Best leaders are insatiable learners

Leadership as a subject tends to overshadow everything else when raised. Small fortunes are spent by organisations trying to coax leadership from their executives – presumably with the ultimate aim of improving the organisation’s performance, but can it be learnt or is it a trait only found within certain individuals?

In an interesting twist on the topic, Bill Taylor, who co-founded US magazine Fast Company, discussed constant learning as a key attribute of leaders in a recent blog.

Quoting legendary US thinker, the late John W. Gardner, Taylor said: “Be interested. Everyone wants to be interesting, but the vitalising thing is to be interested. As the proverb says, ‘It’s what you learn after you know it all that counts.’”

Taylor then stated: “In these head-spinning times, even more so than when John Gardner offered his timeless advice, the challenge for leaders is not to out-hustle, out-muscle, or out-maneouvre the competition. It is to out-think the competition in ways big and small, to develop a unique point of view about the future and get there before anyone else does.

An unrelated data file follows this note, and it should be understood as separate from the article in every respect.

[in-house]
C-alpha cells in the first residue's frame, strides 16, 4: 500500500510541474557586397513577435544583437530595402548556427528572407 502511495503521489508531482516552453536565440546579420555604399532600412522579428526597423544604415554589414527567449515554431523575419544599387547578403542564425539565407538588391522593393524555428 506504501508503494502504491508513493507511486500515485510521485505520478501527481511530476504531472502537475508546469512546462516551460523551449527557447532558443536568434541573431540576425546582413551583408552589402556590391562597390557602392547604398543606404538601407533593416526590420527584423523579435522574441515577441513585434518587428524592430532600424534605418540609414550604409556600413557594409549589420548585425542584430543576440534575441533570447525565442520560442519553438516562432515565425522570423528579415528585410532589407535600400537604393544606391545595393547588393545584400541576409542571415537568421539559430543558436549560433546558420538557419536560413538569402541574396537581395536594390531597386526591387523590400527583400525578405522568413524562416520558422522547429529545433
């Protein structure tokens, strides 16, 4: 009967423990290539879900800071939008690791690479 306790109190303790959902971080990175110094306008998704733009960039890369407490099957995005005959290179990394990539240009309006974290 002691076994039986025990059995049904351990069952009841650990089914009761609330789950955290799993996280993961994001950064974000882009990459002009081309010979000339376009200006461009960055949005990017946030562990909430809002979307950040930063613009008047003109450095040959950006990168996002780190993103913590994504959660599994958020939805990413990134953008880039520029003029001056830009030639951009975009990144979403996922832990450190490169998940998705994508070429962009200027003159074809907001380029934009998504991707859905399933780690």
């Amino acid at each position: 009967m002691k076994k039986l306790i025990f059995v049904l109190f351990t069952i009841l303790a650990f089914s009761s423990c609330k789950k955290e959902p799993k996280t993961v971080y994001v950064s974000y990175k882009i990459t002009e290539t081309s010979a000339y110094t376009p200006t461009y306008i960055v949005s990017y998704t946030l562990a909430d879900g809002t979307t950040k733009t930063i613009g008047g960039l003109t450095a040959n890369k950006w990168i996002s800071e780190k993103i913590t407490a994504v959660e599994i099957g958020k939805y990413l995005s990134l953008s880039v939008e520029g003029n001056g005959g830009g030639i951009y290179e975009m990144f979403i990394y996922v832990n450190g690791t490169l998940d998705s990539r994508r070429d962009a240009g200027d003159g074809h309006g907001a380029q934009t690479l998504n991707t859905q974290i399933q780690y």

“The best leaders I have gotten to know are not just the boldest thinkers; they are the most insatiable learners.”

The blog raises some possibly awkward questions we need to ask ourselves – such as whether we spend most of our time with people exactly like us.

Taylor contends the best leaders do not, instead they are constantly undertaking new things.